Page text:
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Orbit Salon Makes Room for Nola Cafe and Bar -- In Same Wrigleyville Spot

By Ariel Cheung | January 15, 2016 6:14am
 Orbit Salon will split in half so owner Edward Cheung can open Nola restaurant.
Orbit Salon will split in half so owner Edward Cheung can open Nola restaurant.
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WRIGLEYVILLE — Since 1986, Edward Cheung has owned Orbit Salon, 3481 N. Clark St. But as microbusinesses and shared spaces become more popular in the pricey Lakeview market, Cheung decided to change things up and add a cafe and bar.

"We love the neighborhood, but the overhead is extremely high now," Cheung said Wednesday. "I think we need a restaurant in the area. It's nothing but bars right now, and we want to bring in some serious food."

The property is now split so Orbit uses one-third of the building, leaving 30,000 square feet for Nola Cafe and Bar, a new restaurant Cheung hopes to open in the next couple months as construction wraps up. Work began on the renovations in November 2014 and cost an estimated $90,000, according to city records.

Nola, short for North Lakeview, will offer a fusion of Latin America and Asian cuisines. The menu offers flatbread pizzas for $8 and appetizers like calamari tempura and bacon-wrapped jalapeño poppers also for $8.

Nola will seat 54 and include a bar and coffee area. The owners also intend to offer a sushi and ceviche bar on weekends with maki, sashimi and nigiri.

Preliminary plans for Nola restaurant include a U-shaped center area for a bar, coffee area and sushi and ceviche bar and seats for 54 people. [Provided/Nola Cafe]

In addition to $3.50 tacos, Nola will make taco-eggrolls called tacros. Both can be made with fish, Sichuan rib roast, Korean grilled short rib, chicken, shrimp and veggies.

Salads, wings and Japanese meat skewers called yakitori are small-plate options, and $12 sandwiches include the Korean grilled short rib with pickled daikon and a breaded steak with garlic potato mash.

Nola also intends to offer breakfast dishes like lemon strawberry brioche French toast ($11) and dim sum options.

Sandy Chen, alum of Chens in Lakeview and Koi Sushi in Evanston, will handle daily operations at the restaurant while Cheung continues to run the salon. Executive chef Gianina Gomez heads the kitchen with 24 years of experience with Peruvian, Columbian and Chinese cuisine.

While Cheung said renovations are nearly complete, residents at Wednesday's Triangle Neighbors meeting expressed concern about Nola's proposed hours and plans for a liquor license.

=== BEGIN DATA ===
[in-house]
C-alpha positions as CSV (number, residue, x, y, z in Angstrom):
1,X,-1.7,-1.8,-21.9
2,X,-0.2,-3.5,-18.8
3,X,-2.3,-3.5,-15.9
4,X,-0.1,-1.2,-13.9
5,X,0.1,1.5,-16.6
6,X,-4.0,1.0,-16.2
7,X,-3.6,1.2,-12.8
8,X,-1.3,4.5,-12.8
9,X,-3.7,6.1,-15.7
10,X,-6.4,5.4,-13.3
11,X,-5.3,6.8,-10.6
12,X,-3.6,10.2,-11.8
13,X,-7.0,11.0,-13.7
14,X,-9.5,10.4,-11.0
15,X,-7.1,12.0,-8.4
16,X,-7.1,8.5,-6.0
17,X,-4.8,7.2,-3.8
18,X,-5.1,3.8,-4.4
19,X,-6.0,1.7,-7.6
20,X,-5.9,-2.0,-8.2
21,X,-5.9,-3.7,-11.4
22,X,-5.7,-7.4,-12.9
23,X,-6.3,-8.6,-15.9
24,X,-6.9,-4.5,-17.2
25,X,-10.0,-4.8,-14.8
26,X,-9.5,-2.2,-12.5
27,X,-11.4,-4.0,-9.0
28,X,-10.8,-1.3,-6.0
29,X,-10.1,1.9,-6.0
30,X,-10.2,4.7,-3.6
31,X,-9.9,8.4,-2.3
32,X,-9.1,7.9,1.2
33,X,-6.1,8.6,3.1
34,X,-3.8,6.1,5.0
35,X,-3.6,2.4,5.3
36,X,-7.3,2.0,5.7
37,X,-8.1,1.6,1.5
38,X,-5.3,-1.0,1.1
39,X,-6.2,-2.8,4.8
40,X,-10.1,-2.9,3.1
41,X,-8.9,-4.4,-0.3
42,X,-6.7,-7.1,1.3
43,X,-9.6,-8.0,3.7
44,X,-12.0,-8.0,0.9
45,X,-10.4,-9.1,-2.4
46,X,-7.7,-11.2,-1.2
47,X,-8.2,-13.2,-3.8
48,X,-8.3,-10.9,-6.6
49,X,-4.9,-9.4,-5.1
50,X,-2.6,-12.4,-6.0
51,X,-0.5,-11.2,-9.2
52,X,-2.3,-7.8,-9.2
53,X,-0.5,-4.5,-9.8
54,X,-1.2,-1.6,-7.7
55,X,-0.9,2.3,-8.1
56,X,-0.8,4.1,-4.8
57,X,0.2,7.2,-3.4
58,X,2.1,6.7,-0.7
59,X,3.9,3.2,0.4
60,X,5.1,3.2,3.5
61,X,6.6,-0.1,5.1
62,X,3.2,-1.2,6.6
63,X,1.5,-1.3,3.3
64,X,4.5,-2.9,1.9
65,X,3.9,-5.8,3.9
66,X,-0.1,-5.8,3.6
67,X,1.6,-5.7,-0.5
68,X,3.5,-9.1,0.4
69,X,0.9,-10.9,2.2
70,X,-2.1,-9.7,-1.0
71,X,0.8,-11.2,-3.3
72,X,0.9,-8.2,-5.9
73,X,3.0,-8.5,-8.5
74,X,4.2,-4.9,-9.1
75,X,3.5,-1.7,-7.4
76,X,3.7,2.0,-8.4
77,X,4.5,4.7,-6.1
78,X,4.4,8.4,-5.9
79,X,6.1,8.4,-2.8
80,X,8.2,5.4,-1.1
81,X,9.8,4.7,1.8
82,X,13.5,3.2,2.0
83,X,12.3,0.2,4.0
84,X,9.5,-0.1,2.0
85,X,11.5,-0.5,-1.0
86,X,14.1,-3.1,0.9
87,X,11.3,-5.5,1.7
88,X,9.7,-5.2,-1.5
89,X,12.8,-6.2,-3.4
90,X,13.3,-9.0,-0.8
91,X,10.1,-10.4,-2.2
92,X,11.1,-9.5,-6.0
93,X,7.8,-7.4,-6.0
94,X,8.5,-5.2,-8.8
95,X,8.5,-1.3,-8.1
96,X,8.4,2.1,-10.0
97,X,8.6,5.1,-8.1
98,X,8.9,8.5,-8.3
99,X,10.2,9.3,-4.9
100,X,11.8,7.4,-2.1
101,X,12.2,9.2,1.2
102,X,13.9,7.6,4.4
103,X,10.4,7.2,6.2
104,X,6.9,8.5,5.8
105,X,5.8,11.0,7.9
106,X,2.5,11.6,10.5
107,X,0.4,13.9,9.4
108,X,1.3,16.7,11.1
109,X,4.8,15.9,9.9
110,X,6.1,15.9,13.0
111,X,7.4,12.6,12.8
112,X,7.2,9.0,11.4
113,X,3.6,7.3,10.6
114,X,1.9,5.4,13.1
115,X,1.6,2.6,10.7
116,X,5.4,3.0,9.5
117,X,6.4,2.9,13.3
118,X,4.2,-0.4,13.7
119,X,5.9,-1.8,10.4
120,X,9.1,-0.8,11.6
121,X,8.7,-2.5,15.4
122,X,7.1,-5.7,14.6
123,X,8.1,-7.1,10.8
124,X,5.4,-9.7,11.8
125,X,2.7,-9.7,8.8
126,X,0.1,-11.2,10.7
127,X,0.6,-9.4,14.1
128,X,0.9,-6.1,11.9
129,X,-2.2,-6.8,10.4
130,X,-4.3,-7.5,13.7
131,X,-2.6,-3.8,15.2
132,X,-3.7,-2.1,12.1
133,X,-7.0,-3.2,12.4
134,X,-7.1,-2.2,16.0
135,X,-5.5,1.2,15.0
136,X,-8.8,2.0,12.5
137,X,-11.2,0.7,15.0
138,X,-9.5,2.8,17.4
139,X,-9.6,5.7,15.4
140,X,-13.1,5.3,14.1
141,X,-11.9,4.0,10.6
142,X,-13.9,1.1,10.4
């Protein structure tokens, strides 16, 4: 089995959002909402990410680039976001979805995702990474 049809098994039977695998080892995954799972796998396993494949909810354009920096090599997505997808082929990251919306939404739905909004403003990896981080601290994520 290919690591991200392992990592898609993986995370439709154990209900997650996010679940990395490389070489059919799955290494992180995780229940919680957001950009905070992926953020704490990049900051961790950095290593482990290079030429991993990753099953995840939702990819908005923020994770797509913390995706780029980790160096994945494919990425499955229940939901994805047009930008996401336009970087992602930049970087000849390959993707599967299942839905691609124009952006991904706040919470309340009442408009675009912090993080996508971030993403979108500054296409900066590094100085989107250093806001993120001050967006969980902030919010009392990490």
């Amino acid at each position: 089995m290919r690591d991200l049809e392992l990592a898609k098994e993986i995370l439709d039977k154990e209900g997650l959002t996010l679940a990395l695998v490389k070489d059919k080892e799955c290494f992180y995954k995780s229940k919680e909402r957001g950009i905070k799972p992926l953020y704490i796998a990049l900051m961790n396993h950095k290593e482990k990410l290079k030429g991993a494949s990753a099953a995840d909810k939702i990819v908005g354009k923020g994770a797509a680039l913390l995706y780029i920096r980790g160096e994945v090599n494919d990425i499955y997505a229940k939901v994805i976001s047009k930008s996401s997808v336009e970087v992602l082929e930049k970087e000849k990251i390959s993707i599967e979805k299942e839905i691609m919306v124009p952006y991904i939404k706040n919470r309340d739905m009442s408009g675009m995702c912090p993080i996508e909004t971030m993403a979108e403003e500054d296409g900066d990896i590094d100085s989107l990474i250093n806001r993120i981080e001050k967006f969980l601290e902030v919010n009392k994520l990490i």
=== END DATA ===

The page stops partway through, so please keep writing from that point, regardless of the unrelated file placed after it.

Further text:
Triangle Neighbors has been "very concerned" and cautious about supporting new liquor licenses on an already-crowded Clark Street in Wrigleyville, said John Becvar, president of the group.

The restaurant plans to stay open until midnight on weekdays and until 2 a.m. on Fridays and Saturdays, which doesn't jive with its owners' insistence that it will not operate like a bar, but only serve alcohol with meals, neighbors said.

"It begs the question of how many people are coming in and eating meals at 2 in the morning," neighbor Kimberly Ross said.

Cheung and co-owner David Bevan said they would be willing to drop "the bar" from Nola Cafe's name if that would help with appearances. Promising to serve food until close, they said alcohol consumption would be "incidental," with 75 percent of sales coming from food.

With the application already submitted, neighbors feared they had little swaying power. While Ald. Tom Tunney (44th) typically supports the position neighborhood organizations take on such issues, aldermen don't have final say in whether a business gets its license.

Cheung and Bevan agreed to make their operating plan a condition of the liquor license, meaning even if the business is sold, new owners would have to comply with the same rules or reapply for a new license. Otherwise, the liquor license would extend to expansions or other uses for the property.

"I don't think anybody doubts your intentions," Ross said. "The issue is what happens in the future, if that next person comes in and wants that younger crowd in a bar."

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